Yes or No.
Pierre Krahenbuhl, the commissioner general of the United Nations Relief and Works Agency, appeared on CBS Face the Nation yesterday for a quick question-and-answer.
OK, maybe not so quick.
Mr. Krahenbuhl used 450 words — about the length of a typical newspaper editorial — to avoid answering two simple, yes or no, questions: Are your facilities protecting Hamas members? and Is Hamas using children as human shields?
Norah O’Donnell sat in for long time CBS host Bob Schieffer.
NORAH O’DONNELL: Are your facilities protecting members of Hamas?
Pretty simple yes or no question, wouldn’t you think?
PIERRE KRAHENBUHL: Look, I think what you have to get a sense of is we have two hundred fifty thousand people now sheltered in our schools as a result of the intensity of the conflict that is going on in Gaza. Some of these people have received instructions from the Israeli Defense Forces to leave areas that they were living in. Others fled the fighting. And because we have numerous school buildings throughout the Gaza Strip, we have been able to accommodate them in about ninety school buildings. And so this is very clear under international law that these are premises that are protected. The sanctity of which have to be respected by all parties and so, of course, when they are shelled it is something that is unacceptable in any sense. Now, we have also had incidents — and there were three — in the course of inspections we carried out we have identified weapons caches that were in the premises, something that we made known to the world in a very proactive and transparent way because those ways of endangering our premises by placing weapons in them are unacceptable and we condemn them unreservedly.
It was a “yes” or “no” question.
“Can I rinse your plate?” SWMBO asked as we finished breakfast right after hearing that.
“Well in the grand scheme of the surface chemistry, as we study the chemical reactions at the interfaces, we’re really looking at heterogeneous catalysis. The adhesion of the food molecules to the plate is known as adsorption. This can be due to either chemisorption or by physisorption. … ” I began, just getting wound up.
“It was a yes or no question.”
NORAH O’DONNELL: Mm-Hm.
“There are 1,500 dead Palestinians, you know,” my friend Nola Guay said. “That far outnumbers the 64 Israelis killed. How is it fair that so few Israelis are getting killed?”
What, are you nuts? I’m thinking when you poke a bear with more than 2,500 rockets, you gotta prepare to pay the price.
Ms. O’Donnell asked the most important questions.
NORAH O’DONNELL: Israel says that Hamas is using civilians, children as human shield. Is that what you found?
Ms. O’Donnell asks yes or no questions, doesn’t she?
PIERRE KRAHENBUHL: What we’ve found and what we know is that when armed forces be it in this case, the Israeli Defense Force or non-state arm groups as the groups present inside Gaza, all of them are bound by rules of international law and humanitarian law which regulate the way in which military operations and combat is taking place in any conflict around the world. And in the case of Gaza, because of its very densely populated environment, all of these military operations have a great risk of endangering the civilians. And that is the case for all of the actors involved. Yes, there are certainly behaviors that expose the population on the ground by militant groups that operate close to civilian premises. But, certainly, if you look at the extent of the damage, the extent of the physical destruction but also the extent of the loss of human life and I witnessed that myself visiting this week the pediatric ward in the main hospital in Gaza seeing the broken bodies of the children there, there is no doubt in my mind whatsoever that insufficient measures of precaution and control and protection are being taken, including by the Israeli Defense Force when engaging in Gaza. And the message I’ve heard repeatedly this week by civilians in Gaza is that they don’t feel safe anywhere. And what they’ve been saying to me is if we are not safe in an UNRWA school building, where are we going to be safe.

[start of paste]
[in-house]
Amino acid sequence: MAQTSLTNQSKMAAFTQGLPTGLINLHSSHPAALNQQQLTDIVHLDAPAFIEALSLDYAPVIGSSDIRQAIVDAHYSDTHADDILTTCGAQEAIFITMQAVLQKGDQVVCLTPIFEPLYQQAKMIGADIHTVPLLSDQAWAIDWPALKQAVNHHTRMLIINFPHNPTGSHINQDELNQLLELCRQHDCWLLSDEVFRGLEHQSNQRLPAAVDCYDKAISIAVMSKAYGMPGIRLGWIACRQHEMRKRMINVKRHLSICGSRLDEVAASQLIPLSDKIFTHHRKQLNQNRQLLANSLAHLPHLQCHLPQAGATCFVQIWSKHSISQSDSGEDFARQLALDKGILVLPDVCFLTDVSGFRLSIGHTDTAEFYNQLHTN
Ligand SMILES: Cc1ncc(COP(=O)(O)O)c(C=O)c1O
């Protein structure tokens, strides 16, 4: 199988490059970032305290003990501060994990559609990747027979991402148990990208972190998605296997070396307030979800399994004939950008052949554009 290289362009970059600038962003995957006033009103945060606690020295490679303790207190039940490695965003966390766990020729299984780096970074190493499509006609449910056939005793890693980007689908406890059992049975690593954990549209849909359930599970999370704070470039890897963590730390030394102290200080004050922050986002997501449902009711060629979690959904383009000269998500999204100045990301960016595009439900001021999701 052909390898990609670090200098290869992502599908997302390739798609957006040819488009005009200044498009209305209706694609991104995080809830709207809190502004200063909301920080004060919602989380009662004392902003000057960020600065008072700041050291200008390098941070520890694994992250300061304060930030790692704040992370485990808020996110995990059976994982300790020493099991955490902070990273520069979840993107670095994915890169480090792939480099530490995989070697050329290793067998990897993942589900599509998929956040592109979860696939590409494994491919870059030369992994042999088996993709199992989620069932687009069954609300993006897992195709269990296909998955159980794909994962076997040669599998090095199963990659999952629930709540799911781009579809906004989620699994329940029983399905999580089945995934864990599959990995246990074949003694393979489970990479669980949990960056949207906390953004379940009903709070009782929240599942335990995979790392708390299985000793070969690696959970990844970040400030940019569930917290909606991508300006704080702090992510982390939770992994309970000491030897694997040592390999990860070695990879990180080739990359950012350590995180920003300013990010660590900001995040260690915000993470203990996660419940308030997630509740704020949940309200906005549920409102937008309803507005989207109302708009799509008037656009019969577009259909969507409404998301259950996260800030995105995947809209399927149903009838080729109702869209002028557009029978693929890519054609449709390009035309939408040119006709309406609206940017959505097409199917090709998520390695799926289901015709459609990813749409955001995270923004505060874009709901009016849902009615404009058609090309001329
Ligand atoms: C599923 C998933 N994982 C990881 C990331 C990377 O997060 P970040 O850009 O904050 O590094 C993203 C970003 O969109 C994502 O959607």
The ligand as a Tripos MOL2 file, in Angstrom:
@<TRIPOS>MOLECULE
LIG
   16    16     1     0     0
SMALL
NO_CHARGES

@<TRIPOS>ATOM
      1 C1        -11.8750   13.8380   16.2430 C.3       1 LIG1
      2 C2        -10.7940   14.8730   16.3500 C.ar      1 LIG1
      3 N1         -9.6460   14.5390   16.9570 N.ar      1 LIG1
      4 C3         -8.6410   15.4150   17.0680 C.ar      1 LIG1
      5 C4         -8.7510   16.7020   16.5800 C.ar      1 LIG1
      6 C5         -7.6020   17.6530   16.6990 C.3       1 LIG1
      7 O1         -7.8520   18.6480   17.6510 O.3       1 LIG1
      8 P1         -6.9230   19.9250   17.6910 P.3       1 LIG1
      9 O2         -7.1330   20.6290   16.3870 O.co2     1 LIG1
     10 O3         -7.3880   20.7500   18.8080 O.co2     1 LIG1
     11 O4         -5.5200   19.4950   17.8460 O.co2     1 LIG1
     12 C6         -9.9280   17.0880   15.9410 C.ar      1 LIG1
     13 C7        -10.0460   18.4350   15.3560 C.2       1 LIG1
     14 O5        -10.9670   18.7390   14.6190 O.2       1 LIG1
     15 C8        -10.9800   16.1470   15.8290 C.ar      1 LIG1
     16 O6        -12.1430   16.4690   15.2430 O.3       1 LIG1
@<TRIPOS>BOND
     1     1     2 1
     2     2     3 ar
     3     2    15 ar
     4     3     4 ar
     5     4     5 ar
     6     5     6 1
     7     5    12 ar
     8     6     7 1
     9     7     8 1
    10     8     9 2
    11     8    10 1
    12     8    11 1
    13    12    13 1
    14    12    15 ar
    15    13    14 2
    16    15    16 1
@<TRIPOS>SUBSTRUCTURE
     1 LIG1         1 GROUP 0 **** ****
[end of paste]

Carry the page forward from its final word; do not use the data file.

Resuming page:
247 words this time and not a single “yes” or “no” to be found.
Ms. O’Donnell asked the two most important questions. And she didn’t get an answer.
Worth noting is this commentary that Mr. Schieffer offered on Face the Nation last week:
In the Middle East, the Palestinian people find themselves in the grip of a terrorist group that has embarked on a strategy to get its own children killed in order to build sympathy for its cause, a strategy that might actually be working, at least in some quarters. Last week, I found a quote of many years ago by Golda Meir, one of Israel’s early leaders, which might have been said yesterday. “We can forgive the Arabs for killing our children, she said, “but we can never forgive them for forcing us to kill their children.”
That was just 96 words.
Mr. Krahenbuhl and the agency charged to maintain international peace and security could take a lesson. So could the Hamas apologists who conveniently forget those inconvenient 2,500 rockets.